Starting with BUS 101: Introduction to Driehaus, Fundamentals of Business & Entrepreneurial Thinking, all first-year and transfer students learn about core business fundamentals and glean a better understanding of disciplines such as accounting, economics, finance, hospitality, marketing and management. The second half of BUS 101 teaches students about the entrepreneurial mindset — something Driehaus College of Business is known for.
That’s where the Driehaus Cup comes in. In groups, classmates develop business ideas and compete in the signature pitch competition, which is sponsored by Morningstar, the Coleman Entrepreneurship Center at DePaul and Protiviti. Finalists from each section advance to take the stage of the Lincoln Park Campus Student Center and pitch their idea before a panel of judges and an audience of around 300, competing for scholarship prizes and bragging rights for the Driehaus Cup trophy.
“In any given quarter, there are over 50 new business ideas that are coming out of the course,” says Jensen. Past ideas have included a water bottle that monitors intake, a continuous glucose monitor that doesn’t make disruptive alarms and a food delivery service that brings orders to specific seats at a sports or event venue. “It tells students the value of being in a place where the learn-by-doing philosophy is true through and through,” she says.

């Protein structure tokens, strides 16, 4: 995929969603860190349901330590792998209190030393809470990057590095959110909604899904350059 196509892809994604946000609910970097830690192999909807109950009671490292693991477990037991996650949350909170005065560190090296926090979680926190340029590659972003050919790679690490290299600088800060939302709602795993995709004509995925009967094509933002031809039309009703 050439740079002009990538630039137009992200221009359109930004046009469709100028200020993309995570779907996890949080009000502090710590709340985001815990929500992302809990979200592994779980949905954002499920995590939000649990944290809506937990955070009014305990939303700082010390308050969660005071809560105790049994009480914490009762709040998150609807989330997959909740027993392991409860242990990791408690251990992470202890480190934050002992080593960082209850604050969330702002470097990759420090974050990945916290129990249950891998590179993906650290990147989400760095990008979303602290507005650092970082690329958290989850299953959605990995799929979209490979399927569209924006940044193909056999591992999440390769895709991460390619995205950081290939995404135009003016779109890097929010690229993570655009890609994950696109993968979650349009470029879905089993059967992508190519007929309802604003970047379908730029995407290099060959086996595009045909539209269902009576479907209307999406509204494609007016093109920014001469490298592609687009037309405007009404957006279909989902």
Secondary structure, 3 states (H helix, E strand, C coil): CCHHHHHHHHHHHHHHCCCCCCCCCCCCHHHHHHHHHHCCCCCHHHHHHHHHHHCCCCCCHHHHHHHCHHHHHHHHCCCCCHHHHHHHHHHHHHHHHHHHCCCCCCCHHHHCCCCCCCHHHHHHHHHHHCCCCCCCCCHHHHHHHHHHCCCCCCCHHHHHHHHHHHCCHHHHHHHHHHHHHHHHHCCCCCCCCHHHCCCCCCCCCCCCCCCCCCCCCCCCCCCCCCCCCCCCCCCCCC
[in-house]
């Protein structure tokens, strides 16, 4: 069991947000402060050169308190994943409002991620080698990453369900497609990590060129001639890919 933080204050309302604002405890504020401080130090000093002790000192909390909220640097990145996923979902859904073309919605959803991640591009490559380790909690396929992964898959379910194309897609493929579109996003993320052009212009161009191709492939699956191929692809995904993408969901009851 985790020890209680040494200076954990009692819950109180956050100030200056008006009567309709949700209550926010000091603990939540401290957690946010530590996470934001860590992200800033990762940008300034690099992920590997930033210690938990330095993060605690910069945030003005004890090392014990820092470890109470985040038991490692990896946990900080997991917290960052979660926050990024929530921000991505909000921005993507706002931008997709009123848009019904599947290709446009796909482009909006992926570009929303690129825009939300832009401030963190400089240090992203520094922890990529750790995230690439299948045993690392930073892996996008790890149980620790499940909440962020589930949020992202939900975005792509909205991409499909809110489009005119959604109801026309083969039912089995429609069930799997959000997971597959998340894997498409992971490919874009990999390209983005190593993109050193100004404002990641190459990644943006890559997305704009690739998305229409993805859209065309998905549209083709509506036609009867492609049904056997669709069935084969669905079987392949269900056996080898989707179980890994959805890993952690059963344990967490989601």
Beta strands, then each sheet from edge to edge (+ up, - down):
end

BUS 101 also aims to help students make the most of DePaul. Every week, students watch a video called “The Driehaus Difference” that highlights services and supports on campus, such as where to go to get help with writing, how to learn more about study abroad and how to go about getting an internship. In fact, Mourey, who has taught at DePaul for nearly 10 years, says he’s seeing students think seriously about internship and career opportunities earlier than ever.
“What I see now is my first-year students are landing internships or have their resume and their LinkedIn page polished and ready to go,” he says. “That’s game changing for career trajectory.”
Three other classes also make up the new core curriculum:
- BUS 102: Business Analytics gives students the tools to understand evidence-based decision making, says Jensen, and it’s something that is top-of-mind for employers these days.